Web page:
September 18, 2019

Who’s Counting Deer in Maine Anyway?


Photo editorial compliments of Richard Paradis

While some media outlets across the state of Maine are reporting on Gov. LePage signing a handful of bills to fund portions of the Maine Department of Inland Fisheries and Wildlife (MDIFW), from the perspective of someone who has a slightly higher than average grasp of the deer herd situation in Maine, I have to wonder who’s counting deer and making deer density estimates. Somewhat in fairness to those who might be creating the numbers, what makes its way into press pieces may be more of a product of poor reporting, the result of accepting numbers without substantiating the claims.

The Portland Press Herald this morning reports on the governor’s efforts to do something about saving the deer herd. In laying out claims of deer densities across the state, the article states that, “it hovers around 40 to 50 [per square mile] in southern and some coastal areas and islands”, as they say was reported to them by David Trahan, who is Executive Director of the Sportsman’s Alliance of Maine. It should be made clear here that all of “Southern Maine” is not populated with deer densities running 40 – 50 per square miles. I think this is a matter of poor choice of words to describe that in some pockets of Southern Maine and some coastal areas and some islands, you will find those densities. It is not the norm.

But the blaring error, at least from my perspective and I don’t think I’m alone, is the claim that Maine’s deer population is around 250,000. In Maine’s hay day years of record deer populations of around 300,000 plus, historically the harvest struggled to reach 10% or 30,000 deer. If Maine’s present deer population was 250,000 one might expect the harvest numbers to be approaching 25,000. The deer harvest over the last 3 hunting seasons has averaged just under 19,000 animals. That statistic alone would draw one to conclude that the population might be closer to 200,000 than 250,000, a near 25% difference.


Photo editorial compliments of Richard Paradis

In the Press Herald report was the following: “a new law that expands the mission of a state deer-management fund to include preserving deer yards, in addition to its traditional focus on controlling coyotes.” (Emphasis added)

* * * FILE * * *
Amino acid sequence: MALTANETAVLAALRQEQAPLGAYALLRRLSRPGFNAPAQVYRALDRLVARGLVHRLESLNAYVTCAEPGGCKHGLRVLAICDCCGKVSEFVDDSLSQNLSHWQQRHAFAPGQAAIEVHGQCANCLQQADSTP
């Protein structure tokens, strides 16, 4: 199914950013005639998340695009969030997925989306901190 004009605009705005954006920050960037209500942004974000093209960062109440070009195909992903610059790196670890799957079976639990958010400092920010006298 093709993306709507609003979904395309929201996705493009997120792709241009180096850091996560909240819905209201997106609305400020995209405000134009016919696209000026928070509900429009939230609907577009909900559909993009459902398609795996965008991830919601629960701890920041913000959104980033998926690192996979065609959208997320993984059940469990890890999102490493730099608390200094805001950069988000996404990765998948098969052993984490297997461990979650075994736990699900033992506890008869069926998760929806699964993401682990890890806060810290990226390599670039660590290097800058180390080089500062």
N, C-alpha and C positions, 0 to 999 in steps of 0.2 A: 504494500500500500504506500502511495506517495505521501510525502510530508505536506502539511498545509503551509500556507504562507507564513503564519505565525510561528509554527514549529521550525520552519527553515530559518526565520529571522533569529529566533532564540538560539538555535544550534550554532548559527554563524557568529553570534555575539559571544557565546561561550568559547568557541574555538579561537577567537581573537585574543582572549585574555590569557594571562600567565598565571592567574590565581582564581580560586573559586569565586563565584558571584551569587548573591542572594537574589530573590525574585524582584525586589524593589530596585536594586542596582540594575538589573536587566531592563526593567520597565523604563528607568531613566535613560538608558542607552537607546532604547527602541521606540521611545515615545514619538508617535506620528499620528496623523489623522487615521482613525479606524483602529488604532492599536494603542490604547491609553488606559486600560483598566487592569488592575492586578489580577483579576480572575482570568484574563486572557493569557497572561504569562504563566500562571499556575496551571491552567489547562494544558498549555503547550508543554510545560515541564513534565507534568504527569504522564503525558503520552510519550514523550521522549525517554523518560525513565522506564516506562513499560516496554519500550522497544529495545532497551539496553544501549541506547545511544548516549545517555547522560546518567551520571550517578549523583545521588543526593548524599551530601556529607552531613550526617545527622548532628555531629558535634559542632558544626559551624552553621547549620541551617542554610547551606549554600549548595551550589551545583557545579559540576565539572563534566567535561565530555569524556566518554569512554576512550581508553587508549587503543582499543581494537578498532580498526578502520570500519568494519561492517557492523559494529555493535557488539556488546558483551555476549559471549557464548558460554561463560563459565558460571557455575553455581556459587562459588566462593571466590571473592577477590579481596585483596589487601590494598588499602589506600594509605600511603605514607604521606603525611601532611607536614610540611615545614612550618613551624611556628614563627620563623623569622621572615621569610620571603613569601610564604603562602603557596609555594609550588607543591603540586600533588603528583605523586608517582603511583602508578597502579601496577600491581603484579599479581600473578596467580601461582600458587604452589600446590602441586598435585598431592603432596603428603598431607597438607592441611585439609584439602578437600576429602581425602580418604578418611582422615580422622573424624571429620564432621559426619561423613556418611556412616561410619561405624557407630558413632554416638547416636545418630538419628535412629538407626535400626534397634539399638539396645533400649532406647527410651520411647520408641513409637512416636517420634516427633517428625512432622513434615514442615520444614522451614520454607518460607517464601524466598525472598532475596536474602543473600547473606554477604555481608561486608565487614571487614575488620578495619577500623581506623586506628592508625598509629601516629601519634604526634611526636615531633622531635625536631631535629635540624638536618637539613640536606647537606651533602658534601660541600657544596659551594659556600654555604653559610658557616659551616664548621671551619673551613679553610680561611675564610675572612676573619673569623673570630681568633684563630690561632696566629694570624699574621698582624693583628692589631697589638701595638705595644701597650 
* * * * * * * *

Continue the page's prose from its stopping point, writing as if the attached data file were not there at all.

The “new law” in reference here will do little to “preserve deer yards”. At 19,000 deer tagged, times 2 dollars is $38,000. While all help should be welcomed, let’s not paint a picture of something that isn’t going to happen on $38,000 a year. There is a bond issue that awaits the Governor’s signature (most doubt he will sign it) that would appropriate hundreds of thousands of dollars to Land for Maine’s Future. Some of that money is to be used in the “protection/preservation of deer yards”. Even George Smith, former executive director of the Sportsman’s Alliance of Maine, says this amount of money will do little in buying up and protecting deer yards. Perhaps if a plan could be devised first, it might be helpful.

Laughable was the phrase, “traditional focus on controlling coyotes”. Traditional? Before something can become a tradition, it first has to have been tried…..at least once if I may be so generous. Maine has no tradition of focusing on controlling coyotes. Quiet the contrary. Maine’s tradition has been more to ignore problems and protect the predator, while members of the MDIFW, along with animal rights groups and environmentalists lay false claims that coyotes make for a healthy ecosystem.

I would also like to point out another thing that caught my eye in media accounts of Gov. LePage’s bill signing. I found it in the Press Herald article as well as other press releases.

Deer hunting and viewing in Maine generate at least $200 million per year in spending on guide and outfitting services, hunting camps, motels, restaurants and related businesses, Burns said.

Burns refers to Rep. David Burns, R-Whiting, who is the sponsor of one of the pieces of legislation that Gov. LePage signed. What has happened here, as has happened all across the nation, is that environmentalists have hijacked the claims of revenue generated from hunting and related businesses to include “viewing”. It’s a farce and a shame really. There are no statistics or studies to prove that so-called wildlife viewing generates any substantial amount of revenue to the state. Some have attempted to steal the reality by invoking information provided by polls done that show how many people like to “watch wildlife”. What has never been differentiated in these polls is how many “wildlife watchers” are hunters and how many pure “wildlife watchers” there really are.

A prime example of this hijacking is found in Yellowstone Park. Officials there polled visitors and asked them if they saw wolves or would like to see wolves. They took those responses and concluded that that number of people came to Yellowstone Park for the sole purpose of viewing wolves. They attempt to use these numbers to falsely pin a monetary value to wolf watching. It’s almost criminal.

At the rate the environmentalists are laying claim to things they don’t own, or had anything to do with, they will soon be claiming they are responsible for every nickel that comes into the state and as a result will demand control over it. Oh, wait! They already are!

Tom Remington

Share